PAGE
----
What Will Altice Buying Cablevision Mean for Long Island News?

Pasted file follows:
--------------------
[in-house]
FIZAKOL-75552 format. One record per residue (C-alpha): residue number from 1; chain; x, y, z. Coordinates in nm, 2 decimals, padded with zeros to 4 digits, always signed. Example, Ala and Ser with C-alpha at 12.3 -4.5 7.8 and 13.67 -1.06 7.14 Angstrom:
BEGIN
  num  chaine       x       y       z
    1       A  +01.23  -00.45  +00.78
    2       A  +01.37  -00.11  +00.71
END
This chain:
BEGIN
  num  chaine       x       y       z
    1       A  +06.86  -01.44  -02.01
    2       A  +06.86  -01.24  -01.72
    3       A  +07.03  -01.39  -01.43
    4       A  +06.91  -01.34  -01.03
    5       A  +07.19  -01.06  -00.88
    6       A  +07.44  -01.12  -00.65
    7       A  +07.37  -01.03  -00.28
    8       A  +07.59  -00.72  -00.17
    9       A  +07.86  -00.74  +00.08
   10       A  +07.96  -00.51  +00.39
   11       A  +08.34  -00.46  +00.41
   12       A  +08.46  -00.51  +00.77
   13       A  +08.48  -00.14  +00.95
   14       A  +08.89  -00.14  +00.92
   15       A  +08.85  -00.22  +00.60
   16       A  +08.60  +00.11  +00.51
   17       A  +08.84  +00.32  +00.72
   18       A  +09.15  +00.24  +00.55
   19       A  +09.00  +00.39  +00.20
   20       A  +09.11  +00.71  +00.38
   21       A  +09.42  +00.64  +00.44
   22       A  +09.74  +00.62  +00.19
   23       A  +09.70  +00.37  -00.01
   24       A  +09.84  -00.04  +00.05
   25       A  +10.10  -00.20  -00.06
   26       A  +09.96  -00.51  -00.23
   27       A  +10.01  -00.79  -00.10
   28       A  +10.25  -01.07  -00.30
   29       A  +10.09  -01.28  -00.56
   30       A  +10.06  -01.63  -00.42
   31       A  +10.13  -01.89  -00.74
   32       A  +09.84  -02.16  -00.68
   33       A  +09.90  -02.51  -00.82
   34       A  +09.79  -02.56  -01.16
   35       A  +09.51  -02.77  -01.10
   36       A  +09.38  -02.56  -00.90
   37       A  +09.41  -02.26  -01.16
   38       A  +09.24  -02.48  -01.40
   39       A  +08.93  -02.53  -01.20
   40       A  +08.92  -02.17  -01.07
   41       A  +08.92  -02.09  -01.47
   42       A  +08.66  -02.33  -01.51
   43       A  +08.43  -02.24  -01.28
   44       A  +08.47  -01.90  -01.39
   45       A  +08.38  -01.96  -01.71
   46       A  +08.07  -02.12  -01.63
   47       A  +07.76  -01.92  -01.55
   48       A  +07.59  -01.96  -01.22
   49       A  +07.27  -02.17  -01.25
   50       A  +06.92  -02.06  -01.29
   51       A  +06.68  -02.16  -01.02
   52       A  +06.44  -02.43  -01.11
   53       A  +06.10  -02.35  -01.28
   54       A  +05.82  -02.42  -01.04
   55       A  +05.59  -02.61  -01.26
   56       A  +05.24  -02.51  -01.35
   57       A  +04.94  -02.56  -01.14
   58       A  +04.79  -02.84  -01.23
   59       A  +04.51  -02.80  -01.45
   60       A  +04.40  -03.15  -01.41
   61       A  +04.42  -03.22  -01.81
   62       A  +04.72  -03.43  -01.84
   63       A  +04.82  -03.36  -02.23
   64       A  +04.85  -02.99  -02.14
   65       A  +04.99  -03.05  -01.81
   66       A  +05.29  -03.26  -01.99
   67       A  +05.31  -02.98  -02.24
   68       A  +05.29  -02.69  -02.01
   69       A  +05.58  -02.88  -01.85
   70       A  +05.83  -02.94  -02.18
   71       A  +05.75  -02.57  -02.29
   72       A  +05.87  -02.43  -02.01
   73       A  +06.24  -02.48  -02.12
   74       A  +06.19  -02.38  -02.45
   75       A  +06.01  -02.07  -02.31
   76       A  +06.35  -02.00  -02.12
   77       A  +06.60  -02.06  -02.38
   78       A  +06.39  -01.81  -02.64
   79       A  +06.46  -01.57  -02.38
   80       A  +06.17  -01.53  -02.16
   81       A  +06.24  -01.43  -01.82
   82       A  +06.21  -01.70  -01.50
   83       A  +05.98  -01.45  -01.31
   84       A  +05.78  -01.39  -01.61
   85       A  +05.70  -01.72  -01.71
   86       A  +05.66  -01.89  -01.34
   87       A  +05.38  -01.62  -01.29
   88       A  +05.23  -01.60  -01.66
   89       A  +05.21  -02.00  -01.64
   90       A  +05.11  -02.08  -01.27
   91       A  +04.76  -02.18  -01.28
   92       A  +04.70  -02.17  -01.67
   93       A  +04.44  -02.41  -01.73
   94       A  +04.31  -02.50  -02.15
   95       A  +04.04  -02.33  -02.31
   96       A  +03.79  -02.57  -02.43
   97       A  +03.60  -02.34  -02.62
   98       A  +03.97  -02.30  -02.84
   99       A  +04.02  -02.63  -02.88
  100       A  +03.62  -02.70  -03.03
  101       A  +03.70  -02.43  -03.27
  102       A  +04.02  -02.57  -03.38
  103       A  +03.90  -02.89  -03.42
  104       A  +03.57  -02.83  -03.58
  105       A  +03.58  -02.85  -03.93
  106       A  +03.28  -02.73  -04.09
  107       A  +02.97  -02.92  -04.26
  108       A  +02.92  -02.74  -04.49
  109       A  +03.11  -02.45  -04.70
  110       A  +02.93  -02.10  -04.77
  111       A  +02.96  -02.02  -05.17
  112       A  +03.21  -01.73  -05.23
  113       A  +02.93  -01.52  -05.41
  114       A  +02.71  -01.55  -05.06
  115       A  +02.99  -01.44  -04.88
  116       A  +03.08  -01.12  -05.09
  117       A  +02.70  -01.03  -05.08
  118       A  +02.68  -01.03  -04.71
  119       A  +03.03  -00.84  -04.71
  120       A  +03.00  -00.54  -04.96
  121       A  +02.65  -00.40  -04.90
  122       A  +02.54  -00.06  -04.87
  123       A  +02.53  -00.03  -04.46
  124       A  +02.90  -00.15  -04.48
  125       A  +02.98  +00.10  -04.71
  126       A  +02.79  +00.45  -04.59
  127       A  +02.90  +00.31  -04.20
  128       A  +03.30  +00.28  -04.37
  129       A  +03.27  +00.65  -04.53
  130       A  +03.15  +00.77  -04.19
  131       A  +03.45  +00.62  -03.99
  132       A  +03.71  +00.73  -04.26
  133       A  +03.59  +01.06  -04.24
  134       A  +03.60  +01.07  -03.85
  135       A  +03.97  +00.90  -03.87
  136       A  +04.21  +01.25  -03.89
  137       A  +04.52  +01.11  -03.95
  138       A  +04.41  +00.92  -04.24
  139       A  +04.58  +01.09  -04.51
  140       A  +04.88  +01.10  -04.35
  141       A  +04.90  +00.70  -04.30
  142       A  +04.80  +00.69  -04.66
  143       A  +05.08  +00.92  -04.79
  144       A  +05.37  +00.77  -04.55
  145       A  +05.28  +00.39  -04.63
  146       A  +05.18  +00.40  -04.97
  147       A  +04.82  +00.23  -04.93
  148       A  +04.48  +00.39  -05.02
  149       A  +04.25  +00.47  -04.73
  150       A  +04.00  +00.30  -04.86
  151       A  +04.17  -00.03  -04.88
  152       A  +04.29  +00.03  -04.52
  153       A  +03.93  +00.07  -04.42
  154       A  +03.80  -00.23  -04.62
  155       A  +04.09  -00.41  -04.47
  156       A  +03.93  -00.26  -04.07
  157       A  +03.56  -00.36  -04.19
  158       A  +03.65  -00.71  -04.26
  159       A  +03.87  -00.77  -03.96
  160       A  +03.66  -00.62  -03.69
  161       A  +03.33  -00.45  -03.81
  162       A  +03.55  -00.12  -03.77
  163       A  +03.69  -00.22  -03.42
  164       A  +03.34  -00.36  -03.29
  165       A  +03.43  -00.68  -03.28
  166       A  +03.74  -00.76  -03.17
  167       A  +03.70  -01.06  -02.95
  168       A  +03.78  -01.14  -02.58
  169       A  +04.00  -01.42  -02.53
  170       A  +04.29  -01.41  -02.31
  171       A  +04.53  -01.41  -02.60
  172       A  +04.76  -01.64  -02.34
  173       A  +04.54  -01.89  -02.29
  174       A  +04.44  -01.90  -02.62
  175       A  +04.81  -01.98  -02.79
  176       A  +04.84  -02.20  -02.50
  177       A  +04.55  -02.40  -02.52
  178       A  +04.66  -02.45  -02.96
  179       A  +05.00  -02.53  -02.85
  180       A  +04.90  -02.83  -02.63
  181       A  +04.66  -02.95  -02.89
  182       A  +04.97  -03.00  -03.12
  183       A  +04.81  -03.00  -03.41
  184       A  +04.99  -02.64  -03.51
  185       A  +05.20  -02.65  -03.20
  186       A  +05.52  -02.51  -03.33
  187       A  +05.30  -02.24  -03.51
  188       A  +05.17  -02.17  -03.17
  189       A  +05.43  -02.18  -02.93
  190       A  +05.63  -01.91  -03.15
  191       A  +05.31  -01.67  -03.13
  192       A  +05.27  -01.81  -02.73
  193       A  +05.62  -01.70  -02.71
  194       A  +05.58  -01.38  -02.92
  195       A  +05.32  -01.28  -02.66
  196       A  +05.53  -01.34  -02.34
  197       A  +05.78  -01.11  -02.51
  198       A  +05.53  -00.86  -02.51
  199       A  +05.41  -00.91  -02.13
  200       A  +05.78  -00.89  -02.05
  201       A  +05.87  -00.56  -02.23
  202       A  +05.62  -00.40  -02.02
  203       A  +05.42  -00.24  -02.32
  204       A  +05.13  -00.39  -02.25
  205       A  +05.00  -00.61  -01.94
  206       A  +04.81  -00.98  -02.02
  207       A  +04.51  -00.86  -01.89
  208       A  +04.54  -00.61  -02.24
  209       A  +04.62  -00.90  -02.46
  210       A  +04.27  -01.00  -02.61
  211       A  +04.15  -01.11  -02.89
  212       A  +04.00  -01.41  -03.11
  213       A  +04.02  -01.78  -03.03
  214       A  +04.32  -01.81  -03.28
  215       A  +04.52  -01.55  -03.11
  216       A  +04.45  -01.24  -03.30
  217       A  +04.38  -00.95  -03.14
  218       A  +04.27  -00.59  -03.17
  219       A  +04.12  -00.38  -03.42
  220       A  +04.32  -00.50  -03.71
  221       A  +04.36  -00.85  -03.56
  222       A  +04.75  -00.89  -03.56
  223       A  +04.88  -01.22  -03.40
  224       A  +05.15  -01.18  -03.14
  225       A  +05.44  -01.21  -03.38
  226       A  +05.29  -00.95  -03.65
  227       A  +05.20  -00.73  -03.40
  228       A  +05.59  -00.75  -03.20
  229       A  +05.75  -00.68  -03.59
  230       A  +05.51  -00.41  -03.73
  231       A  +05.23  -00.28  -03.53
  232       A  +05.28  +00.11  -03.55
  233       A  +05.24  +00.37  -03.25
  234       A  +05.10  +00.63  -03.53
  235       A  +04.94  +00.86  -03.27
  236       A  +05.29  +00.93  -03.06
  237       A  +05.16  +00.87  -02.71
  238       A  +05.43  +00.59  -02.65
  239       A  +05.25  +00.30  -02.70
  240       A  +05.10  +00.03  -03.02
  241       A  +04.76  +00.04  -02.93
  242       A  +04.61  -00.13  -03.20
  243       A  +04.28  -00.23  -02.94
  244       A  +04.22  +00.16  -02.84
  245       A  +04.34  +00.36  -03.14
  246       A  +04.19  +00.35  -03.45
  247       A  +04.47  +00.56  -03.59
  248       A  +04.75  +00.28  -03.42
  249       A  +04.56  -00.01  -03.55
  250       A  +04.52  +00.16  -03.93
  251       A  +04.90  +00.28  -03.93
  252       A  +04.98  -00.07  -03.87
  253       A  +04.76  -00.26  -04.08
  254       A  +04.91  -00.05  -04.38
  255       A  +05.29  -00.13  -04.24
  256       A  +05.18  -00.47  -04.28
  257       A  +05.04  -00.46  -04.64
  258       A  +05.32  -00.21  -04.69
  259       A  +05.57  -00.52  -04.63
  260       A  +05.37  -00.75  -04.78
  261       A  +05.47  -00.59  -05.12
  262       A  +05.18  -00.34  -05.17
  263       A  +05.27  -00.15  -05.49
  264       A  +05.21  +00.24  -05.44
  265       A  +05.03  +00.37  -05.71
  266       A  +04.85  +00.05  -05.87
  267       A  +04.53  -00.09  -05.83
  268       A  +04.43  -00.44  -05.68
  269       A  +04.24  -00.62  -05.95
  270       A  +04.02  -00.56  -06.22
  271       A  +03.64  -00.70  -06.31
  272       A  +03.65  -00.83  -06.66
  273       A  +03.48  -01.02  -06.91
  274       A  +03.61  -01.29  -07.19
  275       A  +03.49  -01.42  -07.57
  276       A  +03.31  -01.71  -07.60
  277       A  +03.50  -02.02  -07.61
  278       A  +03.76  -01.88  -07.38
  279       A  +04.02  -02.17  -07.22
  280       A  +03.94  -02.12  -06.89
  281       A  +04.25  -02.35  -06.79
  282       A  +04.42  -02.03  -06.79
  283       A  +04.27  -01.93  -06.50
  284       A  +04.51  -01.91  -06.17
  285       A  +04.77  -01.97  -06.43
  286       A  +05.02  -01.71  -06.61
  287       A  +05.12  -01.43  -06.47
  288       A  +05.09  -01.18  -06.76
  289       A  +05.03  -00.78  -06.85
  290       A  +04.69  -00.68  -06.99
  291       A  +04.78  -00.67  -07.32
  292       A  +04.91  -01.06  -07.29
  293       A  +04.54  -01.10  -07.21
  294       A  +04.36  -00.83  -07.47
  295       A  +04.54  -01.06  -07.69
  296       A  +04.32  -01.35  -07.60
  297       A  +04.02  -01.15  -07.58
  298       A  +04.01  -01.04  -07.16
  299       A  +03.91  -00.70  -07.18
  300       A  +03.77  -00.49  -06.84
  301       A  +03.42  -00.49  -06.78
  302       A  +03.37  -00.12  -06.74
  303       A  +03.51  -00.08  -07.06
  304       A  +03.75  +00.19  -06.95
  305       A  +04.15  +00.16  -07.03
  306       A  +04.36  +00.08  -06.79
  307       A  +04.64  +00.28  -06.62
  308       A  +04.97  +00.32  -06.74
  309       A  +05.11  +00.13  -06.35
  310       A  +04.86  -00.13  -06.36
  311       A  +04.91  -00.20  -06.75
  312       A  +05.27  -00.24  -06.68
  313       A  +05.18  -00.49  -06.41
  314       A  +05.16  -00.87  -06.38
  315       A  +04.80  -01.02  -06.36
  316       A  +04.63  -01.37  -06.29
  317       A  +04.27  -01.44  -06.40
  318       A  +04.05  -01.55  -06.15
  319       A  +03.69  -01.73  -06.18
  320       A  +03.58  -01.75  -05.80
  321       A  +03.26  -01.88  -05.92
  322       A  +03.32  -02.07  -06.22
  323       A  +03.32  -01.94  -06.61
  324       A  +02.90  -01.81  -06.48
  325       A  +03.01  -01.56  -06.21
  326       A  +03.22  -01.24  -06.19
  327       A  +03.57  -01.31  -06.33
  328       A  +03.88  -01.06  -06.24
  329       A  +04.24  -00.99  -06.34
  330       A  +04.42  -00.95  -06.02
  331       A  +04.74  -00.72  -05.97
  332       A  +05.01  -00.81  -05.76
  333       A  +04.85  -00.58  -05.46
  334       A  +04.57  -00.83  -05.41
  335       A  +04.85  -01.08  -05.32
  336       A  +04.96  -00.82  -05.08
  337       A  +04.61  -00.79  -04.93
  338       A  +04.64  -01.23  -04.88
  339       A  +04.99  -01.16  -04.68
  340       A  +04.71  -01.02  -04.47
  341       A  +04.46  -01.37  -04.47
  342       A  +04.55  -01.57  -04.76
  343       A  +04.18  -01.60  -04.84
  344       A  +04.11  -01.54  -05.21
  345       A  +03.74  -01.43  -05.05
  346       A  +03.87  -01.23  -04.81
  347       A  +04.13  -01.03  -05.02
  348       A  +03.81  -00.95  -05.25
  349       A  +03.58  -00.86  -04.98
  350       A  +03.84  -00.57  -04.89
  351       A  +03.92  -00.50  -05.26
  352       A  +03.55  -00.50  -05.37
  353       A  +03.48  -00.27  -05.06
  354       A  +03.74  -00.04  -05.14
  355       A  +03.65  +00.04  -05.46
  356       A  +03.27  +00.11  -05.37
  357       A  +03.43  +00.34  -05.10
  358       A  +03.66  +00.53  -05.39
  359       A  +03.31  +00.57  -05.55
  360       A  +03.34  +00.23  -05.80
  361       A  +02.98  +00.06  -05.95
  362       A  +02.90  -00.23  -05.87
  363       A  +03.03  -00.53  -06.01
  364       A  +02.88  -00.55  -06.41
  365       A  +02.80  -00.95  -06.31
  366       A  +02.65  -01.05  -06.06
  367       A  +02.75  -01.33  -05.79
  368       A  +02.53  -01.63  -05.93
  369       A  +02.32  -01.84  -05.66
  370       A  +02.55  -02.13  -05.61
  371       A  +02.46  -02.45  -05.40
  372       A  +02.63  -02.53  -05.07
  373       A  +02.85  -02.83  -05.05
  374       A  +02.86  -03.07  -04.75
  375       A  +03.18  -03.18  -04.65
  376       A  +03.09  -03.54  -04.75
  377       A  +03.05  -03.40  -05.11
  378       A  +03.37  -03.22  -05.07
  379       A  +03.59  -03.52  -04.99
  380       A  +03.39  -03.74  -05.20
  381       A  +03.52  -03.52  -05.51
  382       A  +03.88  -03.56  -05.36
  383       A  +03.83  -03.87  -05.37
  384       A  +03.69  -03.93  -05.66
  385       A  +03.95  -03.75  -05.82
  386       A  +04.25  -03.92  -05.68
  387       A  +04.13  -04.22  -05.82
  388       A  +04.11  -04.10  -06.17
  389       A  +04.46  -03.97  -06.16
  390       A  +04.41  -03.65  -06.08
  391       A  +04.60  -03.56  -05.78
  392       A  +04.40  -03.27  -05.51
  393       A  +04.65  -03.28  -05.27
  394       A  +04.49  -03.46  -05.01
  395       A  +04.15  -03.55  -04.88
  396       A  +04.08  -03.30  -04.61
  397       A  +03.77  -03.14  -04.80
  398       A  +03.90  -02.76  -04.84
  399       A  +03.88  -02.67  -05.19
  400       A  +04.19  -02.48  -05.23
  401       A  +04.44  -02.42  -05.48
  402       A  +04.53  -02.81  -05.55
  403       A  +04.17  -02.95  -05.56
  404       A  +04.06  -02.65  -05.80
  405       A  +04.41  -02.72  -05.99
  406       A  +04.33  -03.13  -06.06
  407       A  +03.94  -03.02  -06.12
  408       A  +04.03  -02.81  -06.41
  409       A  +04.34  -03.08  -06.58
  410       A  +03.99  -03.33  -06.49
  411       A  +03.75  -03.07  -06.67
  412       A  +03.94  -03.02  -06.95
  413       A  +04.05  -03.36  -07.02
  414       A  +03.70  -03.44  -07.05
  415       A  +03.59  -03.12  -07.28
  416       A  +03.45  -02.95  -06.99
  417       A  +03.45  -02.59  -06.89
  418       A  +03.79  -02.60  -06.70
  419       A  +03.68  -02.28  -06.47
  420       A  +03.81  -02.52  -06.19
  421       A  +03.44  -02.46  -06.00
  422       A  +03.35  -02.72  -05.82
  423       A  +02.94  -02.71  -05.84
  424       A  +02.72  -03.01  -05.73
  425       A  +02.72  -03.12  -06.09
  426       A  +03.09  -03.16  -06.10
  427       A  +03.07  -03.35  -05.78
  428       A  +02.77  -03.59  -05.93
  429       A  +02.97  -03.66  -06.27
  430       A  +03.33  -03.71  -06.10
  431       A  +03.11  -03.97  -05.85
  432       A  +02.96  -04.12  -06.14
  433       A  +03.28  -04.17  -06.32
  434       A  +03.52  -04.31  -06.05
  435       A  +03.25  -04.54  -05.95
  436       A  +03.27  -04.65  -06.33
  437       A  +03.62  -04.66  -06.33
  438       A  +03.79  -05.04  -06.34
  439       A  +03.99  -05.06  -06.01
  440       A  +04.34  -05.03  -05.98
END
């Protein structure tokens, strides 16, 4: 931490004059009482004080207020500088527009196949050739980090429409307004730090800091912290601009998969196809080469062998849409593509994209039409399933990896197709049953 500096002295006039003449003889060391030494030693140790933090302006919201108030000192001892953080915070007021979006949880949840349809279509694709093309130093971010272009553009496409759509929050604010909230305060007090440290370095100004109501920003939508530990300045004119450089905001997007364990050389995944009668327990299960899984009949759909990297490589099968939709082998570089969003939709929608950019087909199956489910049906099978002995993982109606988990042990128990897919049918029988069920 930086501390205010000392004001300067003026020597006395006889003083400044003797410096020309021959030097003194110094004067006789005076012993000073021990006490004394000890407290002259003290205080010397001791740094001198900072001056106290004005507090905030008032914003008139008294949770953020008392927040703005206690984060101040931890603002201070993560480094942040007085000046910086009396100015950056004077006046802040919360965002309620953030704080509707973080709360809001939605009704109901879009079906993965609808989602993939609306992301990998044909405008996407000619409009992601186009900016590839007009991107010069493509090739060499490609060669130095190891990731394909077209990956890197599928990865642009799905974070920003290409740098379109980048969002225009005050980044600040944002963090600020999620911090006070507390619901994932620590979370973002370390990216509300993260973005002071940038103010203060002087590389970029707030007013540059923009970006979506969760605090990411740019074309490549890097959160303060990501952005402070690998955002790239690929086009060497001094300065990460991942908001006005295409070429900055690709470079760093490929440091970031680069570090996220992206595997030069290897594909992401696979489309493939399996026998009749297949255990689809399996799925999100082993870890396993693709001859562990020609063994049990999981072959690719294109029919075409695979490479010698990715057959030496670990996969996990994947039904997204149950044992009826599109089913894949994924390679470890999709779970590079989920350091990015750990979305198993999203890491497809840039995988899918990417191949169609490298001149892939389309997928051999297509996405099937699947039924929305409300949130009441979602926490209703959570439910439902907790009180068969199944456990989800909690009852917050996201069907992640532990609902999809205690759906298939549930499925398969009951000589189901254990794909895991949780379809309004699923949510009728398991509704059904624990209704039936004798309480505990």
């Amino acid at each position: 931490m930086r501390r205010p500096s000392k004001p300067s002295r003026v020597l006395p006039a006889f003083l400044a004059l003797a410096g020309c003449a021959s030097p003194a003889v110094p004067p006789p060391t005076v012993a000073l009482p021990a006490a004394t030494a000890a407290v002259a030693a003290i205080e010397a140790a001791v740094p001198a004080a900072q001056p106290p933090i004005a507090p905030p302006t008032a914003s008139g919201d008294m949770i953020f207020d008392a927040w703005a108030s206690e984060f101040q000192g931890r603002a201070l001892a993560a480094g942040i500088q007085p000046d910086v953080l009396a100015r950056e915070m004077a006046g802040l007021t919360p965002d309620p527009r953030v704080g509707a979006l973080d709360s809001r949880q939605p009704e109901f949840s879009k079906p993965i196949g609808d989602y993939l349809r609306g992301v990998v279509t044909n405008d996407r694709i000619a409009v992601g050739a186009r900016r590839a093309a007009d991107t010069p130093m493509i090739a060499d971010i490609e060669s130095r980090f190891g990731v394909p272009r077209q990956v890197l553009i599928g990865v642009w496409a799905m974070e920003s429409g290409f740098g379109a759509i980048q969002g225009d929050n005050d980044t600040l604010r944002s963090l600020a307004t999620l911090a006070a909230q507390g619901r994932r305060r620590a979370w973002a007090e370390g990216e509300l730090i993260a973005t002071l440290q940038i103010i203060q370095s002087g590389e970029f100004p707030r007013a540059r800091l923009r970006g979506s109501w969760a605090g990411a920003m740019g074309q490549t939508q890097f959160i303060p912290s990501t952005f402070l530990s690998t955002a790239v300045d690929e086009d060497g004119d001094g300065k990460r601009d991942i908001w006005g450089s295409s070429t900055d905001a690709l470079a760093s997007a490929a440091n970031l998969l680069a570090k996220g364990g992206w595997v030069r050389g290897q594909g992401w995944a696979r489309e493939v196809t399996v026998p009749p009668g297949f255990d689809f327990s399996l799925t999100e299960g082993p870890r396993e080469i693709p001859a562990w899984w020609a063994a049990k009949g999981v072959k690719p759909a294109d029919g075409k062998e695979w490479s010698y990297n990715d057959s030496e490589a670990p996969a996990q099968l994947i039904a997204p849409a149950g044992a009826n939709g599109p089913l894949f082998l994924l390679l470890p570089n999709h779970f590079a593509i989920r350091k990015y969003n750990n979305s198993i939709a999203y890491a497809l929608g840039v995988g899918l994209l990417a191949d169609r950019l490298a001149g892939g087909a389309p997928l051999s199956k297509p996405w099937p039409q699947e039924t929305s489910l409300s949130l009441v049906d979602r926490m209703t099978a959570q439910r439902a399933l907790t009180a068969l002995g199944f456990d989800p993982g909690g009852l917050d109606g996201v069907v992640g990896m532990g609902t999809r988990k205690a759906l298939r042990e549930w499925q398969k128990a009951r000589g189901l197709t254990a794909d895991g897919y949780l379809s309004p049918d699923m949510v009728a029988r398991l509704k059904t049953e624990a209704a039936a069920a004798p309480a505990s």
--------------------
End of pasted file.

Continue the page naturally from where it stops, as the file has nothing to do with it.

first_imgSign up for our COVID-19 newsletter to stay up-to-date on the latest coronavirus news throughout New York European telecommunications giant Altice’s deal to purchase Bethpage-based Cablevision Systems Corp. for $17 billion including debt raises serious questions about what the acquisition means for Cablevision’s virtual monopoly on Long Island local news.If regulators approve the sale, which is scheduled to close next year, Altice will also take over Cablevision’s media assets: Newsday, LI’s lone daily newspaper; amNew York, a free New York City daily; and seven News12 hyperlocal cable news channels covering the tristate area, including their flagship station on the Island.“We were very focused on keeping control and ownership of…the media assets, which have been loss-making historically, but are extremely attractive as far as being a part of the fiber of the local community,” Altice Chief Executive Officer Dexter Goei said on a conference call Wednesday.Altice’s deal with Cablevision, the nation’s fifth-largest cable company with 3.1 million subscribers, combined with Altice’s $6 billion acquisition earlier this year of St. Louis-based Suddenlink Communications, the seventh-largest cable provider in the country, would make it the fourth-largest cable operator.The announcement comes amid an American media consolidation frenzy this year, with Charter Communications, the nation’s third-largest cable company, purchasing Time Warner Cable, the second largest, and AT&T buying DirecTV, the satellite television company.Cablevision CEO James Dolan issued a statement early Thursday morning calling Altrice “truly worthy successors.” He also noted that the Dolan family will still own their spunoff companies, Madison Square Garden, the New York Knicks basketball team, the New York Rangers hockey team and AMC Networks, the cable channel company.“We expect that Cablevision will be in excellent hands,” Dolan said of the company that his father, Charles, founded 42 years ago. “We look forward to doing all we can to affect this transition for our customers and employees.”At one point in the negotiations, the Dolans had resisted selling their media properties as a part of the Cablevision deal, but Altice insisted on including them, The New York Times reported. Cablevision bought Newsday for $632 million seven years ago from the Tribune Company, based in Chicago.The acquisitions would not be the first foray into print media for Altice, which is owned by the French-Israeli billionaire Patrick Drahi, whom The New York Times described as “a ruthlessly efficient operator who runs a lean business.” Altice Media Group owns about 20 newspapers and magazines in France. Asked during the conference call if Altice planned to sell off Newsday, News12 and amNewYork, Goei said that is not their intention.“We find those businesses to be extremely attractive and a core part of the local community that we would like to continue to invest in and hopefully learn from in many respects,” he said. “We think that we can run those businesses a little bit more efficiently over time, but I think it’s about continuing to invest in the quality content, both on the Newsday side and as well as the News12 side.”Goei noted that Altice found the media assets’ $200 million in annual ad sales “very impressive” despite the $350 million in operating costs. He added that he believes Altice can consolidate the corporate offices of the news outlets without compromising the quality of the news coverage.“A lot of the losses are being generated by an allocation of corporate overhead,” he said. “You can expect us to try and manage those allocations a lot tighter going forward.”The Altice CEO also praised Cablevision’s controversial ownership of Newsday and said the new owner would not interfere with the newsrooms.“We have a huge amount of respect for what the Dolan family has done with those businesses,” he said. “We won’t touch anything to do with editorial content, but we obviously will look to optimize on the losses…There’s a lot of things like duplicative finance staff.”Jaci Clement, executive director of the Bethpage-based Fair Media Council, a local media watchdog group, said that while Goei may be saying all the right things now, only time will tell if Altice will tinker with the news coverage or not.“It’s too early to tell about anything,” she said. “Based on the way this has worked with other companies…you’re probably talking about a year before any changes take place…They want to formulate their own game plan and figure out what their idea of success is.”At Newsday‘s Melville office Wednesday night as news of the Cablevision sale was spreading through the building, staff in the composing room were reportedly joking about learning French.-With additional reporting by Desiree D’iorio and Spencer Rumsey.last_img read more